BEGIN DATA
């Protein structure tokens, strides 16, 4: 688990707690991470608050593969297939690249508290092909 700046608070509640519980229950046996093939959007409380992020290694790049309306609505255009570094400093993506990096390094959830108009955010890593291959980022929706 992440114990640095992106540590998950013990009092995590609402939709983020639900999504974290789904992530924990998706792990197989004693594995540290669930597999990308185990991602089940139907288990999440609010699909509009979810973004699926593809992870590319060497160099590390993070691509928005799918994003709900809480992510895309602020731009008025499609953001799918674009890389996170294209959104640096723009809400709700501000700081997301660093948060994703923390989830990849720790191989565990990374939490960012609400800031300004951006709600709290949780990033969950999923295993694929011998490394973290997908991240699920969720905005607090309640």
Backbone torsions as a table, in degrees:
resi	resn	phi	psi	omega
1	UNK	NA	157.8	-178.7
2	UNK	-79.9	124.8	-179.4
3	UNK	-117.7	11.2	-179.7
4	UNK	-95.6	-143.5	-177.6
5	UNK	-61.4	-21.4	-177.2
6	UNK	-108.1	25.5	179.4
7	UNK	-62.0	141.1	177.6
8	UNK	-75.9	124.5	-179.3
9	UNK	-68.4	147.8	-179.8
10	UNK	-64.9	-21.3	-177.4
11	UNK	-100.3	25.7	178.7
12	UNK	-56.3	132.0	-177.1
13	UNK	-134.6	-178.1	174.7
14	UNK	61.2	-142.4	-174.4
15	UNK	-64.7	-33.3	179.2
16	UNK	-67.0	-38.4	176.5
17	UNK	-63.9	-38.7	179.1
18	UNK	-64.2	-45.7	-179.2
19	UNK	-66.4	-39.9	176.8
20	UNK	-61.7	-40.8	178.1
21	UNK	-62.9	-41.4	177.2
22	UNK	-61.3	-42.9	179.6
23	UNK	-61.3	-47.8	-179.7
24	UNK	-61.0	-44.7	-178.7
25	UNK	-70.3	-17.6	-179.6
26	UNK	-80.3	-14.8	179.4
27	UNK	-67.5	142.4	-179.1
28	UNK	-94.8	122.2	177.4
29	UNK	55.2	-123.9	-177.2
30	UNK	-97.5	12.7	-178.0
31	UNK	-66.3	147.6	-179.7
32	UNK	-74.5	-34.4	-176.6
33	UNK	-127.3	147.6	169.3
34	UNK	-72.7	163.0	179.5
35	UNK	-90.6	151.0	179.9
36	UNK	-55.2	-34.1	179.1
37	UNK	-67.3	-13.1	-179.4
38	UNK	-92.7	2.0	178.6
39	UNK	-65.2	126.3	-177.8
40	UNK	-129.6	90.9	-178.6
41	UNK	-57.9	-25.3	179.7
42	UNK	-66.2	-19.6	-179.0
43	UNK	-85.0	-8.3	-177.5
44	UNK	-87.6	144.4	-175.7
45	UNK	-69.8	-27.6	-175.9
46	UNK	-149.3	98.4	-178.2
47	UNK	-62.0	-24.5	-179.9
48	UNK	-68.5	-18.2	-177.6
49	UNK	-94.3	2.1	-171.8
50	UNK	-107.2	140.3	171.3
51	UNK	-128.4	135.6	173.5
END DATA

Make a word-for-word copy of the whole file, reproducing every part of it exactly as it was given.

């Protein structure tokens, strides 16, 4: 688990707690991470608050593969297939690249508290092909 700046608070509640519980229950046996093939959007409380992020290694790049309306609505255009570094400093993506990096390094959830108009955010890593291959980022929706 992440114990640095992106540590998950013990009092995590609402939709983020639900999504974290789904992530924990998706792990197989004693594995540290669930597999990308185990991602089940139907288990999440609010699909509009979810973004699926593809992870590319060497160099590390993070691509928005799918994003709900809480992510895309602020731009008025499609953001799918674009890389996170294209959104640096723009809400709700501000700081997301660093948060994703923390989830990849720790191989565990990374939490960012609400800031300004951006709600709290949780990033969950999923295993694929011998490394973290997908991240699920969720905005607090309640």
Backbone torsions as a table, in degrees:
resi	resn	phi	psi	omega
1	UNK	NA	157.8	-178.7
2	UNK	-79.9	124.8	-179.4
3	UNK	-117.7	11.2	-179.7
4	UNK	-95.6	-143.5	-177.6
5	UNK	-61.4	-21.4	-177.2
6	UNK	-108.1	25.5	179.4
7	UNK	-62.0	141.1	177.6
8	UNK	-75.9	124.5	-179.3
9	UNK	-68.4	147.8	-179.8
10	UNK	-64.9	-21.3	-177.4
11	UNK	-100.3	25.7	178.7
12	UNK	-56.3	132.0	-177.1
13	UNK	-134.6	-178.1	174.7
14	UNK	61.2	-142.4	-174.4
15	UNK	-64.7	-33.3	179.2
16	UNK	-67.0	-38.4	176.5
17	UNK	-63.9	-38.7	179.1
18	UNK	-64.2	-45.7	-179.2
19	UNK	-66.4	-39.9	176.8
20	UNK	-61.7	-40.8	178.1
21	UNK	-62.9	-41.4	177.2
22	UNK	-61.3	-42.9	179.6
23	UNK	-61.3	-47.8	-179.7
24	UNK	-61.0	-44.7	-178.7
25	UNK	-70.3	-17.6	-179.6
26	UNK	-80.3	-14.8	179.4
27	UNK	-67.5	142.4	-179.1
28	UNK	-94.8	122.2	177.4
29	UNK	55.2	-123.9	-177.2
30	UNK	-97.5	12.7	-178.0
31	UNK	-66.3	147.6	-179.7
32	UNK	-74.5	-34.4	-176.6
33	UNK	-127.3	147.6	169.3
34	UNK	-72.7	163.0	179.5
35	UNK	-90.6	151.0	179.9
36	UNK	-55.2	-34.1	179.1
37	UNK	-67.3	-13.1	-179.4
38	UNK	-92.7	2.0	178.6
39	UNK	-65.2	126.3	-177.8
40	UNK	-129.6	90.9	-178.6
41	UNK	-57.9	-25.3	179.7
42	UNK	-66.2	-19.6	-179.0
43	UNK	-85.0	-8.3	-177.5
44	UNK	-87.6	144.4	-175.7
45	UNK	-69.8	-27.6	-175.9
46	UNK	-149.3	98.4	-178.2
47	UNK	-62.0	-24.5	-179.9
48	UNK	-68.5	-18.2	-177.6
49	UNK	-94.3	2.1	-171.8
50	UNK	-107.2	140.3	171.3
51	UNK	-128.4	135.6	173.5